Get a Les Baer and be done with the barrel fitting, and slide to frame fit. They will shoot better than you can.

Model Gun Type Barrel Length Caliber Exp Date
Concept I (1.5" Group) / Steel Pistol 5" .45 ACP 10/30/2009
Concept I / Steel Pistol 5" .45 ACP 10/30/2009
Concept II (1.5" Group) / Steel Pistol 5" .45 ACP 10/30/2009
Concept II / Steel Pistol 5" .45 ACP 10/30/2009
Custom Carry (1.5" Group) / Steel Pistol 5" .45 ACP 10/25/2009
Custom Carry / Steel Pistol 5" .45 ACP 10/25/2009
DCM National Match Hardball 5" / Carbon Steel Pistol 5" .45 ACP 9/12/2009
PPC Distinguished (1.5" Group) / Steel Pistol 5" .45 ACP 10/30/2009
PPC Distinguished / Steel Pistol 5" .45 ACP 10/30/2009
Premier II (1.5" Group) / Steel Pistol 5" .45 ACP 10/30/2009
Premier II / Steel Pistol 5" .45 ACP 10/30/2009
S.R.P. (1.5" Group) / Steel Pistol 5" .45 ACP 10/30/2009
S.R.P. / Steel Pistol 5" .45 ACP 10/30/2009
Super Tac (1.5" Group) / Steel Pistol 5" .45 ACP 10/30/2009
Super Tac / Steel Pistol 5" .45 ACP 10/30/2009
Thunder Ranch (1.5" Group) / Steel Pistol 5" .45 ACP 11/14/2009
Thunder Ranch / Steel Pistol 5" .45 ACP 11/14/2009
Ultimate Master Combat (1.5" Group) / Steel Pistol 5" .45 ACP 10/30/2009
Ultimate Master Combat / Steel Pistol 5" .45 ACP 10/30/2009

elSquid
08-06-2009, 11:54 AM
I was going to buy a Nighthawk Custom GRP at the beginning of the year, but the company I worked for went bankrupt, so I held off. Been looking at the semi customs from Bear, Wilson, NHC, but I hate when someone will post "I have that exact same gun"! I have a budget of around 3500, for the gun and work to be preformed. It will be used as a range gun, personal defense, and hopefully carry.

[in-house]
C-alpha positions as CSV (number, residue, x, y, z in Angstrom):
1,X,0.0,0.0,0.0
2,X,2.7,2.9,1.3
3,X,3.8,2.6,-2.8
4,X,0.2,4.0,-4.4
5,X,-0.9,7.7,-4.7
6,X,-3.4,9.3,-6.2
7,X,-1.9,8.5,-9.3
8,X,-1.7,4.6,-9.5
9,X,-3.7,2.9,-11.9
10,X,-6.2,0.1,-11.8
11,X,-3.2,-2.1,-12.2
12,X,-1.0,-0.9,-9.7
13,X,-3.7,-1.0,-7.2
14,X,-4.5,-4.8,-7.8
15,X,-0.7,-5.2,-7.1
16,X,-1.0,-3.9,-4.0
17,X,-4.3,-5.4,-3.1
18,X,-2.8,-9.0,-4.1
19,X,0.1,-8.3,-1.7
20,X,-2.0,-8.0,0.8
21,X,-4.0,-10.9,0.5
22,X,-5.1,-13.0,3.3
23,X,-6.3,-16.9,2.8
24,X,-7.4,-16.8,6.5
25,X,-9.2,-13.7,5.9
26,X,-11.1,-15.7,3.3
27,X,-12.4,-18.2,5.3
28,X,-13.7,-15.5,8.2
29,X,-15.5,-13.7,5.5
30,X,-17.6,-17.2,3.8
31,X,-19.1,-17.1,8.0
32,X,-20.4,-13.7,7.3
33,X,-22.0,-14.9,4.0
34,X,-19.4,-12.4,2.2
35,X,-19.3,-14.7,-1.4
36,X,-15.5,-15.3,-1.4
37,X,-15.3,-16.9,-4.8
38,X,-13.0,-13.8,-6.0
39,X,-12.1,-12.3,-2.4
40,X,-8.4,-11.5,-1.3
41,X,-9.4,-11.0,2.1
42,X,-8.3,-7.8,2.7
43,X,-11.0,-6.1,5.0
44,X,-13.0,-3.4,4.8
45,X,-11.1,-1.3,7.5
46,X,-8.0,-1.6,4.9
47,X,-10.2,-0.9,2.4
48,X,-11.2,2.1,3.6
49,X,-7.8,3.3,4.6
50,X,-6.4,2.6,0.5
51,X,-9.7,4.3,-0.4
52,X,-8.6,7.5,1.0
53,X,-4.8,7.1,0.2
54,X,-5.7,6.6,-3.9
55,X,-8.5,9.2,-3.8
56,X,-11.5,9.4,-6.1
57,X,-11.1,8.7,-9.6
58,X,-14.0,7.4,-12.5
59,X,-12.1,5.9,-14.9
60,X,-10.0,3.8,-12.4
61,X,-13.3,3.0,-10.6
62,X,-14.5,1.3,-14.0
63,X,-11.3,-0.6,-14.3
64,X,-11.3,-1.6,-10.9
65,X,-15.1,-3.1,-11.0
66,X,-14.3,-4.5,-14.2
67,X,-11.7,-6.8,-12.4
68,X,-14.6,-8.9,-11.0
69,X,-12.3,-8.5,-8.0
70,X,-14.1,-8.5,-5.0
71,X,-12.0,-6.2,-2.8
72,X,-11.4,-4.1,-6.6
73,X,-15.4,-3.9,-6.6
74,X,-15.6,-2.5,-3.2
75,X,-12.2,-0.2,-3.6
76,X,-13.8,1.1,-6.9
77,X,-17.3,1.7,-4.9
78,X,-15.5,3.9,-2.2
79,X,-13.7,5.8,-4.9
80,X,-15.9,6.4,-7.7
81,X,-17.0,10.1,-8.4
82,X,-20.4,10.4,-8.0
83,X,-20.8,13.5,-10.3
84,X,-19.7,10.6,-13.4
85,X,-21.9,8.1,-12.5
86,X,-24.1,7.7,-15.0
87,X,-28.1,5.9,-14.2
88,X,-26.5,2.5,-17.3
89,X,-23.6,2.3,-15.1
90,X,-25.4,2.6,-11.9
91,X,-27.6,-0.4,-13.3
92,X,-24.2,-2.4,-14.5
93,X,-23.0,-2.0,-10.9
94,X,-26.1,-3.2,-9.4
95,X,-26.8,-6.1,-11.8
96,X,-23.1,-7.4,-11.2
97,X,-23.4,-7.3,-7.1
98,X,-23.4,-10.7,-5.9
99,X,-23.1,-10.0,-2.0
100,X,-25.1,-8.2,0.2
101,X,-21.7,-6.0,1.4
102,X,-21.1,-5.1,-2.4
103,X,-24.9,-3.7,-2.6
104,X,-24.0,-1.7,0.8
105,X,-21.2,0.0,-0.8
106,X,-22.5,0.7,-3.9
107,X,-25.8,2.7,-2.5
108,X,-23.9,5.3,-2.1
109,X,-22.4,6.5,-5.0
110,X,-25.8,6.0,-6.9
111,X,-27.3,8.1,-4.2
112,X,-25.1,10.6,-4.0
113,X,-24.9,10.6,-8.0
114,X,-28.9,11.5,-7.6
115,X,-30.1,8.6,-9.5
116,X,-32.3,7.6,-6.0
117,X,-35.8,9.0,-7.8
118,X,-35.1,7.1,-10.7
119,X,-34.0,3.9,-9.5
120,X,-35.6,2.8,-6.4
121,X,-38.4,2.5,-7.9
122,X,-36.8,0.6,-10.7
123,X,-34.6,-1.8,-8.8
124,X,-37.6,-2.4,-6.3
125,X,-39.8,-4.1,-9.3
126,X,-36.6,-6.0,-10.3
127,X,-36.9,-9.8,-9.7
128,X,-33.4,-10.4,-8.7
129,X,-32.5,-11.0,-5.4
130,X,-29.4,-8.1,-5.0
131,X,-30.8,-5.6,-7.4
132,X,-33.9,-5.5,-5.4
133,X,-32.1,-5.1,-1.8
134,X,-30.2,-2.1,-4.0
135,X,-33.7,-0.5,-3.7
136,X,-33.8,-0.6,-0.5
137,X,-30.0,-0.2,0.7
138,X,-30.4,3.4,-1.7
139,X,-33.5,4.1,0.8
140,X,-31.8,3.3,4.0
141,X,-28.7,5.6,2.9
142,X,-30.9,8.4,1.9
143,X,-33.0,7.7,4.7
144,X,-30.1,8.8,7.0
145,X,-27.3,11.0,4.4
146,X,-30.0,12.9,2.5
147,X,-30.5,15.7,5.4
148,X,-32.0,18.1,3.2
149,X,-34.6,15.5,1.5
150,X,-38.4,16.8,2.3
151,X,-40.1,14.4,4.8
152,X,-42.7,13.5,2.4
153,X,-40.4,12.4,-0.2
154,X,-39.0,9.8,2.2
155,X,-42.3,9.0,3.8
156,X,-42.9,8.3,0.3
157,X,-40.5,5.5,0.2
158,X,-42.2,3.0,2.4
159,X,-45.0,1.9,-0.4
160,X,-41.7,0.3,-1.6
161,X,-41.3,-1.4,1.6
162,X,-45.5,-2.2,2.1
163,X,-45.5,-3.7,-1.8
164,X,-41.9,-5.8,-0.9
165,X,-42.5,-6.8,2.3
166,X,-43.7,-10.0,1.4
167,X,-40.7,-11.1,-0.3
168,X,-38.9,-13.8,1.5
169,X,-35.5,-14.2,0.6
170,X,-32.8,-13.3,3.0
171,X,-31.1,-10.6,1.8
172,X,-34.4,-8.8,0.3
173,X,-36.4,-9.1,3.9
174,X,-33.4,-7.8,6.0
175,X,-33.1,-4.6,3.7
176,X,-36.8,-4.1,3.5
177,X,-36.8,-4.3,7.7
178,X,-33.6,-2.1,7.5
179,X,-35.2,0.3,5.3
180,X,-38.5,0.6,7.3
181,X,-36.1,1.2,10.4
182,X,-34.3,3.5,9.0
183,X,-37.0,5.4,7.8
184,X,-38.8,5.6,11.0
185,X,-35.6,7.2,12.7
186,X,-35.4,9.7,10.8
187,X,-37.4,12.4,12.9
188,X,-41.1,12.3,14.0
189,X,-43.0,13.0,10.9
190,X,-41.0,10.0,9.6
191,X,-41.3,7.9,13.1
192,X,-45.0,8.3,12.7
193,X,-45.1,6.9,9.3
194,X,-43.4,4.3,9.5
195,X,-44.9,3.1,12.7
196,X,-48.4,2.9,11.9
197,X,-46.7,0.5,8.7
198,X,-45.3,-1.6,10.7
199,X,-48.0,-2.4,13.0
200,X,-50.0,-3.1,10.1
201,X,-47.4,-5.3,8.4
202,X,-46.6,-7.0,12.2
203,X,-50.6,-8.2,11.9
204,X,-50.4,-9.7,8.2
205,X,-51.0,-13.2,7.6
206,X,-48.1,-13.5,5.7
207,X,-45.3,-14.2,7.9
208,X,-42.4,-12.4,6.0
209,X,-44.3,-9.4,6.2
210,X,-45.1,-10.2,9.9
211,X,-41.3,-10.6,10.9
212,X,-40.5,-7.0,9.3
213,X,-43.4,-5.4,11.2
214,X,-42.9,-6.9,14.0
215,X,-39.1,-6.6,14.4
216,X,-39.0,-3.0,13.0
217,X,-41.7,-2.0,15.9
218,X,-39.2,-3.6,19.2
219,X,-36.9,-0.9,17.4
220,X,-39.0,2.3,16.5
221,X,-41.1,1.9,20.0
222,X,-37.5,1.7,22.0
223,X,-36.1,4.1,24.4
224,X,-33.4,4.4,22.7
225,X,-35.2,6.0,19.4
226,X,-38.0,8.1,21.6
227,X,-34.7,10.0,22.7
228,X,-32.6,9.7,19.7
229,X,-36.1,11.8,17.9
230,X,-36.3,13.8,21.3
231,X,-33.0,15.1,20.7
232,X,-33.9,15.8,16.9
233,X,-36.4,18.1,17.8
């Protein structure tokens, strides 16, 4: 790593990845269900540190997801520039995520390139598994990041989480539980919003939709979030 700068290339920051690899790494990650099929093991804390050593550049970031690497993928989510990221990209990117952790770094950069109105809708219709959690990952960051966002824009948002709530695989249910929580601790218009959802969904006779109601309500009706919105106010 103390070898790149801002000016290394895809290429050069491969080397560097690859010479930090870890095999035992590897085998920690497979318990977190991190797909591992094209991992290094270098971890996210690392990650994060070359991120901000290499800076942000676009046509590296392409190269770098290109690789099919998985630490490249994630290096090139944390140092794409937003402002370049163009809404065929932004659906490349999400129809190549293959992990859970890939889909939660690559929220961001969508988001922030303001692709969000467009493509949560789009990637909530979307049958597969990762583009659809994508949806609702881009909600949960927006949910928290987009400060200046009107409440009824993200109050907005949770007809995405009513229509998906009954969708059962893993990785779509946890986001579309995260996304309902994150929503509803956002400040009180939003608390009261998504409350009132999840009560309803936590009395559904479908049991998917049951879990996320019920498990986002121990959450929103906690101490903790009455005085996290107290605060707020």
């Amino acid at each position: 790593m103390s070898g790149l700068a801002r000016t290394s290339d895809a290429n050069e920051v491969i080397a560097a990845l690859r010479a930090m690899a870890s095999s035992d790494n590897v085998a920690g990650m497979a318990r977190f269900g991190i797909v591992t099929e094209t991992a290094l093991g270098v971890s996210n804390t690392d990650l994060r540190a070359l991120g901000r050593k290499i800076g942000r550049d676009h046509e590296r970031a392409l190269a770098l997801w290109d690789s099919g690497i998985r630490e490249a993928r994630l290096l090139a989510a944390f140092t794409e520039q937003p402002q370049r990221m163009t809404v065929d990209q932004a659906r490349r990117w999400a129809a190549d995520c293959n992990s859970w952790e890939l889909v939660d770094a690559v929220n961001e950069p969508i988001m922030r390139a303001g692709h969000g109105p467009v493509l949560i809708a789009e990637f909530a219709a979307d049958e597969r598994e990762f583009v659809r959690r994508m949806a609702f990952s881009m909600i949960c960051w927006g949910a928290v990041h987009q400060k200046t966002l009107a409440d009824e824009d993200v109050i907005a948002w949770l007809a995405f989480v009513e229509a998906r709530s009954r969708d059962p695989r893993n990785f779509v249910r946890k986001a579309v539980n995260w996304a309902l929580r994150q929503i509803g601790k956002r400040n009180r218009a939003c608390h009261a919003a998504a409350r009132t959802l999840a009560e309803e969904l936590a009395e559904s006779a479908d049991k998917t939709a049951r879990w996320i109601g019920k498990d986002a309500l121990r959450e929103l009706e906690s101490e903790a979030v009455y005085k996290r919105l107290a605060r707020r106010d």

My preference would be for something with a firing pin safety, and it would be Commander-sized with an aluminum frame.

Sadly the Colt Lightweight Commander isn't on the roster; that would be my first choice. If I were in your shoes, I'd buy a basic stainless Combat Commander and then send it to a smith to get modded.

http://www.coltsmfg.com/products-c5-q99-COLT_PISTOLS.aspx#

-- Michael

leelaw
08-06-2009, 2:37 PM
If you want to go fully custom, start with an unfitted frame and slide from Caspian Arms. Figure out what size you want, then the customizations for the slide (slab-side, ball cut radius, normal radius, flared ejection port, bevels, sight cuts, etc..) and customizations on the frame (bob tail, rails, etc.) and send it off to a smith for customization and a final build.

I'd recommend going to brownells for a matched hammer, sear, disconnector, spring set from Cylinder and Slide, and whatever other parts you want in a specific design (slide release, magazine release, safety, sights) and possibly a barrel (standard, bull, ramped, etc.) and accommodating recoil assembly.